Jump to content

  • Log In with Google      Sign In   
  • Create Account


Member Since 29 Mar 2007
Offline Last Active Today, 05:12 PM

#5316257 Questions about Physical based shading(PBS)?

Posted by on Today, 12:50 PM

As mentioned before, physically based rendering is just an approach to shading and lighting with a foundation in the actual physics behind lighting and reflections, rather than working backwards from "what looks right" like we used to do in previous generations.

Quoted for emphasis. Don't be misled by companies that try to make PBR into a checkbox that they can use to sell a product.

#5315242 Multiple Point lights in Deferred Rendering

Posted by on 14 October 2016 - 01:10 PM

Just pass a light count as a variable in your constant buffer:


cbuffer LightCBuffer : register(b0)
    PointLight PointLights[MaxLights];
    uint NumPointLights;
float4 PSMain() : SV_Target0
    float3 output = 0.0f;
    for(uint i = 0; i < NumPointLights; ++i)
        output += ProcessPointLight(PointLights[i]);


The code of "sending" data to the GPU through a constant buffer is almost entirely on the CPU. The expensive part is usually mapping the buffer, which requires the driver to do some work behind the scenes. 

#5315237 d3d11 soa vertex buffer

Posted by on 14 October 2016 - 12:32 PM



1. Create 1 vertex buffer per element

2. When creating your input layout, set "InputSlot" to the index that corresponds to the vertex buffer containing that element. 

3. When it's time to draw, bind all of your vertex buffers by passing them all as an array to IASetVertexBuffers.

#5314462 HLSL: mad vs separate multiply add

Posted by on 09 October 2016 - 04:30 PM

It's similar to an SSE intrinsic where it's more explicit than using standard arithmetic operators. In other words if you use the intrinsic you're explicitly telling the compiler "please emit a mad instruction", whereas if you don't use the intrinsic it's more like "I just need you to multiply and add these numbers, and I don't really care how you do it". 


The intrinsic is useful if you want to ensure the same results from two different pieces of code. For instance if you have a vertex shader for a depth prepass then another vertex shader for a full forward pass, you'll want to make sure both shaders produce the exact same transformed positions from the same input positions (otherwise you would get Z fighting).

#5314460 HLSL Function Problem

Posted by on 09 October 2016 - 04:24 PM

The first thing you need to do is find out where your code is crashing, and then you need to figure out why it's crashing. The first question is very easy to answer with a debugger, since it will tell you the line of code (or assembly instruction if you choose to go that deep) where the crash occurred. The second question is also easy to answer with a debugger in many cases, although in some cases the root cause will not be obvious which requires more investigation. In either case you should start by reading the message reported to you by the debugger and understanding what it means. Once you've done that, look at the flow of your program so that you can determine the sequence of events that led to the error condition.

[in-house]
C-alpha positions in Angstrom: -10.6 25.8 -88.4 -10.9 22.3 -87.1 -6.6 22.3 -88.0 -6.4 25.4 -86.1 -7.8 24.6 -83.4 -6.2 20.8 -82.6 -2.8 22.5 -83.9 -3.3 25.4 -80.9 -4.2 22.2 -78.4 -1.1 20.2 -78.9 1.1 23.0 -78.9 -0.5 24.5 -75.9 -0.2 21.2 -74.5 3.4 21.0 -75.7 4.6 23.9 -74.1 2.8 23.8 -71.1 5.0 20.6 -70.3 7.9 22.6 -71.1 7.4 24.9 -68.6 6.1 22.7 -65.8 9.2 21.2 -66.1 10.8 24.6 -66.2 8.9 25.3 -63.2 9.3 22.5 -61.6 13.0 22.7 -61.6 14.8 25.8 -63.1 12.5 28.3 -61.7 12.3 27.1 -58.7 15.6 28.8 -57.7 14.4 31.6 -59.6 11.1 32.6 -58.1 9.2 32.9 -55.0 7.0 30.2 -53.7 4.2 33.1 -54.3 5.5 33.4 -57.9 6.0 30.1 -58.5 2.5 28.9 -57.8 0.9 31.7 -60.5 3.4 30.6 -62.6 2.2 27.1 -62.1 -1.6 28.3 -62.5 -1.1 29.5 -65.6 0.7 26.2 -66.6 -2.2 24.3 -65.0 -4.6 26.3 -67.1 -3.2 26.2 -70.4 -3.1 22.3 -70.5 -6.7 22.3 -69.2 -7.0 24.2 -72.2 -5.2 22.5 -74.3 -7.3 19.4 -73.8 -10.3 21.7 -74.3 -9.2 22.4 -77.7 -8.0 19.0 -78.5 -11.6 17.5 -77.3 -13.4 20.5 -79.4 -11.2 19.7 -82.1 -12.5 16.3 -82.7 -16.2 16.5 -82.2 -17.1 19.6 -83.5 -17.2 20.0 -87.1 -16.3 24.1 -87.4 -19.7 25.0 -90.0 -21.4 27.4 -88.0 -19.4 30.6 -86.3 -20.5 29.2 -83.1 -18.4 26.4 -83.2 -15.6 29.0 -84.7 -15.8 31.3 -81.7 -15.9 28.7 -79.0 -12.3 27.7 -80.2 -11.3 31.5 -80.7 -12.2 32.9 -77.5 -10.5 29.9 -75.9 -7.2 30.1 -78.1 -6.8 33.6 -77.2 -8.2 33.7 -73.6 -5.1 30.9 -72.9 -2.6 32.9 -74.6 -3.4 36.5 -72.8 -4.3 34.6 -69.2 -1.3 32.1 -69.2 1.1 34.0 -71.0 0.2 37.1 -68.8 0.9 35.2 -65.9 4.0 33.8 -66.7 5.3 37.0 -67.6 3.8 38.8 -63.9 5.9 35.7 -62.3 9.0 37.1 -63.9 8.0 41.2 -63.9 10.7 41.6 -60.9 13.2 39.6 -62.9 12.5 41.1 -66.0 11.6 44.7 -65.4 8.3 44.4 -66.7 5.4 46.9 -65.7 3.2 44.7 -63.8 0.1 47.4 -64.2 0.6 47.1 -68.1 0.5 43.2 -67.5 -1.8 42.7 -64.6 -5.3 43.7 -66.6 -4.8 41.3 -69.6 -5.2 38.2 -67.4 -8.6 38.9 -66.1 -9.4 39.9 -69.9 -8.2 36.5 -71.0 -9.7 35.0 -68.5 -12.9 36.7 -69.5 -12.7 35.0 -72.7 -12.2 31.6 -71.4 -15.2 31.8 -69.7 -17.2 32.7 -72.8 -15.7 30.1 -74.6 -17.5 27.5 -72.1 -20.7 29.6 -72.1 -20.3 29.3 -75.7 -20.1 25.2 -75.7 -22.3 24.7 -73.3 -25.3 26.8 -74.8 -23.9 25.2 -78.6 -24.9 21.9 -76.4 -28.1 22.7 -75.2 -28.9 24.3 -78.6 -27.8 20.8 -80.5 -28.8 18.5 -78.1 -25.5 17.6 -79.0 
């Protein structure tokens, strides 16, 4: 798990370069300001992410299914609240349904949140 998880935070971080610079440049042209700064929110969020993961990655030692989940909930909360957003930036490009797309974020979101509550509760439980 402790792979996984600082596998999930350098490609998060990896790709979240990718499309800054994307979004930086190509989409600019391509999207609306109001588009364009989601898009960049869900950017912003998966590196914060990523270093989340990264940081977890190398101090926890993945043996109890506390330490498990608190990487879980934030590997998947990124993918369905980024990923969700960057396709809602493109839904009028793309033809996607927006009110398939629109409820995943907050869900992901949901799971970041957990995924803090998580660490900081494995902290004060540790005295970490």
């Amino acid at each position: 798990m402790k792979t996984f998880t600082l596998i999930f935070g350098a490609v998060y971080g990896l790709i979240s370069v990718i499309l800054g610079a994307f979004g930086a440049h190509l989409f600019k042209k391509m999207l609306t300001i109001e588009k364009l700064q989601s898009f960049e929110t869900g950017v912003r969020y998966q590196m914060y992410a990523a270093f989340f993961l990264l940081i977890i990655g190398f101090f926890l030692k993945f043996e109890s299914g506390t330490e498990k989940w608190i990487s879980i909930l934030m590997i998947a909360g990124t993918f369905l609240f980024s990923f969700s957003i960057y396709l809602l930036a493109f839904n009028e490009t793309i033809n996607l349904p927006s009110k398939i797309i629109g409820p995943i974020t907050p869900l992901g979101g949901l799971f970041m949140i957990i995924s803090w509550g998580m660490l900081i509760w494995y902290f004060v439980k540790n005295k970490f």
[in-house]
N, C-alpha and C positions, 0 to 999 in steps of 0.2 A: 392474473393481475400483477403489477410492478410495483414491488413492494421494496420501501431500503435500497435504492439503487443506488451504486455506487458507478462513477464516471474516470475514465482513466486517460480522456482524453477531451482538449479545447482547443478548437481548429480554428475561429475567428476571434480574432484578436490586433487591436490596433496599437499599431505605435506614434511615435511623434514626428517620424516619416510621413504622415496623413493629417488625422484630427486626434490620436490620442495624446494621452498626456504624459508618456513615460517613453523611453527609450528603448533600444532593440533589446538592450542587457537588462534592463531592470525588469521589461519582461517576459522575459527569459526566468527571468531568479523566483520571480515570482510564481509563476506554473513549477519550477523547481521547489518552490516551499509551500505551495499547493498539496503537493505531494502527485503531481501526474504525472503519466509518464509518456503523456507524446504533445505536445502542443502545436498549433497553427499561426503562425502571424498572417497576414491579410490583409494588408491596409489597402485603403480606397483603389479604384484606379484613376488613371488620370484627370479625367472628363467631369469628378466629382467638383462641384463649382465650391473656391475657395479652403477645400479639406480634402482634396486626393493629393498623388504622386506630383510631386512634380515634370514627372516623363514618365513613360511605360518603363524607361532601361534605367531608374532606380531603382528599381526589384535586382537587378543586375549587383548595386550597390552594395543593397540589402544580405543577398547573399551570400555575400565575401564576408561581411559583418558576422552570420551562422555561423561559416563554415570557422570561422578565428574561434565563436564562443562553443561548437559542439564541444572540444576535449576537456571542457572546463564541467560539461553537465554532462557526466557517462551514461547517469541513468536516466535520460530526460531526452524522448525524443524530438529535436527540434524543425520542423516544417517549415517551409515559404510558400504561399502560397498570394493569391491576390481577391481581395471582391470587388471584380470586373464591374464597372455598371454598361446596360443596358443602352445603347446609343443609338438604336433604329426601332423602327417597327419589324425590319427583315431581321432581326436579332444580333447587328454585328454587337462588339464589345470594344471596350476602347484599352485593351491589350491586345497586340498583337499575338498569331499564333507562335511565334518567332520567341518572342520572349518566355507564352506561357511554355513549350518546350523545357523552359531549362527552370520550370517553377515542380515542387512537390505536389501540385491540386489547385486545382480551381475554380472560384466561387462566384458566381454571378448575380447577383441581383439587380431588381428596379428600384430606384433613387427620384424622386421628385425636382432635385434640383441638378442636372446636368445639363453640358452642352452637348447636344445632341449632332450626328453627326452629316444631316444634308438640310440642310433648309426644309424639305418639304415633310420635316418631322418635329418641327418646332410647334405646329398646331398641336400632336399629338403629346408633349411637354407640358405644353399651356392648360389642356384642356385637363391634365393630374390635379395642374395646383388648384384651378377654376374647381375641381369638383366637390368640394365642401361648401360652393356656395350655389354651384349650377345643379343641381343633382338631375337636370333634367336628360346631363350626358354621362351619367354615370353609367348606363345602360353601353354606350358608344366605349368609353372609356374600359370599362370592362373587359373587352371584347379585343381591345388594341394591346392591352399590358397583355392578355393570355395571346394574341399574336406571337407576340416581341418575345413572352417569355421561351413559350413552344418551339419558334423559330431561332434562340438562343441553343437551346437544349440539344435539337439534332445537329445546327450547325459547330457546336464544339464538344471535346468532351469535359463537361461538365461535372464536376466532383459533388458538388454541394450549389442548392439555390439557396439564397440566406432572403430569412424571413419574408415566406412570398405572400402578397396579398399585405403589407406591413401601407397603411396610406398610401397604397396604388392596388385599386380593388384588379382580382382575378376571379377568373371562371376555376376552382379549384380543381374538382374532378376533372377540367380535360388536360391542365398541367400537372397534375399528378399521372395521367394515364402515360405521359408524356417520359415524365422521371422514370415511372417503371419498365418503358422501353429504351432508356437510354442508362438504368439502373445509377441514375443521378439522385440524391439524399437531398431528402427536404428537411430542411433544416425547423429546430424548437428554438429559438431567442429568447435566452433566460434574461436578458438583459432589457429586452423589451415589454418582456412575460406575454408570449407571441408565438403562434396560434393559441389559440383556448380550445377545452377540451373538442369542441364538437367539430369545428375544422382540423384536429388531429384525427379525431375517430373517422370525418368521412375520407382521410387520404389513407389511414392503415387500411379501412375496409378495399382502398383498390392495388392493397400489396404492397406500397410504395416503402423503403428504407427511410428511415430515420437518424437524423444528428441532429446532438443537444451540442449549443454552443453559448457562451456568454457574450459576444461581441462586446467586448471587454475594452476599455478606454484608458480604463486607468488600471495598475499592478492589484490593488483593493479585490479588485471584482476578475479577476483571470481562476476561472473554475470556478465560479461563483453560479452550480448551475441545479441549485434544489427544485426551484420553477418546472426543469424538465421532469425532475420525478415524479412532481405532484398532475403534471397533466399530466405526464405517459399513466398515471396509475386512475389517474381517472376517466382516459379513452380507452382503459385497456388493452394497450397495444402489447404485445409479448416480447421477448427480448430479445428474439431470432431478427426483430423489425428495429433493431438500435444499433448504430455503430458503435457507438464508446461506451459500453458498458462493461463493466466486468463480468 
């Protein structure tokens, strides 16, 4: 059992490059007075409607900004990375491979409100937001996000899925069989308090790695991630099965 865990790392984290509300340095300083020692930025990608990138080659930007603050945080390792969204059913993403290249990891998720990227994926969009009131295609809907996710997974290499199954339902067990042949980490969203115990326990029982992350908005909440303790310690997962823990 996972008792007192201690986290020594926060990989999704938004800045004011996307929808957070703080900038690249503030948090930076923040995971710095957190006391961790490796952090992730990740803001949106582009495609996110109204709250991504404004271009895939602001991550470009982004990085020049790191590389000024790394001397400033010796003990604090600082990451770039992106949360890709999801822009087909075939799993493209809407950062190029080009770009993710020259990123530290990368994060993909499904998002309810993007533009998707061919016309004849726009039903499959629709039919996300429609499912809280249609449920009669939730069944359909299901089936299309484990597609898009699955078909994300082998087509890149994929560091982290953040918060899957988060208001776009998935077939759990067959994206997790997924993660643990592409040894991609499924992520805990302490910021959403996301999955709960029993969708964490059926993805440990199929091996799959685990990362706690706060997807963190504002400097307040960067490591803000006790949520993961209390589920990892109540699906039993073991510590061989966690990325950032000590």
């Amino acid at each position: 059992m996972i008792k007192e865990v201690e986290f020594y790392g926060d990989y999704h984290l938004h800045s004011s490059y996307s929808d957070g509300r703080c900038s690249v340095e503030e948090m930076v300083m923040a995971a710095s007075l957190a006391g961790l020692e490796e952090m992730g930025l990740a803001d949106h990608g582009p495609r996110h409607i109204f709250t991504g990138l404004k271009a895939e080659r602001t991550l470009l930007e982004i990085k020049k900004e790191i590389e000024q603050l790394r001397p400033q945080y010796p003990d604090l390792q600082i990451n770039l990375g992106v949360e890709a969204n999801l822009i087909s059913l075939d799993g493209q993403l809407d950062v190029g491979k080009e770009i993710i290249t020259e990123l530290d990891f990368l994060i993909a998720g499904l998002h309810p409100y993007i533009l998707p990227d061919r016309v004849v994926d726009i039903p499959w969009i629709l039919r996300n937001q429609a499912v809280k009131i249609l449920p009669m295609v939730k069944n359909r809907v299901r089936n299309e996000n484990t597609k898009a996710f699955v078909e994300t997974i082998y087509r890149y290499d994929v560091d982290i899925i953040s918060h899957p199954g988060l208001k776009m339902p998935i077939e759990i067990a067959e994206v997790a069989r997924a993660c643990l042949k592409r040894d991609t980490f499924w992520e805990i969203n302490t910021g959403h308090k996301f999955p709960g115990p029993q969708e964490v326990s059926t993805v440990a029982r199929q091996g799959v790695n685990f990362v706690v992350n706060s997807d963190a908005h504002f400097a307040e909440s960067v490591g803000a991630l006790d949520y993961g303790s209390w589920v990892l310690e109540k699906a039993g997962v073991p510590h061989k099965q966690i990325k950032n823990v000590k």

These are extremely important and basic skills for a programmer, so now is a good time to start learning them and putting them to use. :)

#5313649 What's it called when you resize an image to dimensions that are not a fa...

Posted by on 02 October 2016 - 07:01 PM

The technical term for this is "resampling", also known as "scaling". The basic process goes like this:


for each destination pixel:
   for each source pixel in some radius around the sample location:
       read source pixel
       compute reconstruction filter weight
       multiply source pixel with filter weight
       add result to running sum
   output sum as destination pixel


Like the above poster mentioned, most CPU-based graphics frameworks/libraries will have functionality for doing this. GPU's can also do it in hardware, but they only support two types of reconstruction filters (box filter AKA "point sampling", and triangle filter AKA "bilinear filtering").

#5313647 Converting resources GPU/CPU

Posted by on 02 October 2016 - 06:54 PM

FYI the Windows video memory manager will do this for you automatically. Every time the driver submits a command buffer to the GPU, it includes a list of all resources that are referenced by those commands. The OS will then try to make sure that those resources are available in GPU memory, potentially moving things to or from system memory in order to make this happen. WDDM calls this concept "residency", and in D3D12 it's actually handled manually by the application.

#5313532 What's the benefit of using specific resource format vs using DXGI_FORMAT...

Posted by on 01 October 2016 - 05:38 PM

To be clear, are you talking about creating texture resources with DXGI_FORMAT_UNKNOWN, or are you talking about buffers? To my knowledge the format is required to be DXGI_FORMAT_UNKNOWN for buffer resources, and must be a valid supported format for texture resources.


An SNORM format will use a fixed-point integer representation where every bit combination represents a valid value within the [-1.0, 1.0] range. In other words, you have 16-bits where every bit of precision is in your target range. This is not true for for FLOAT formats, where only a subset of the bit patterns represent values in the [-1.0, 1.0] range. So essentially some of your bits are "wasted" on values you'll never store.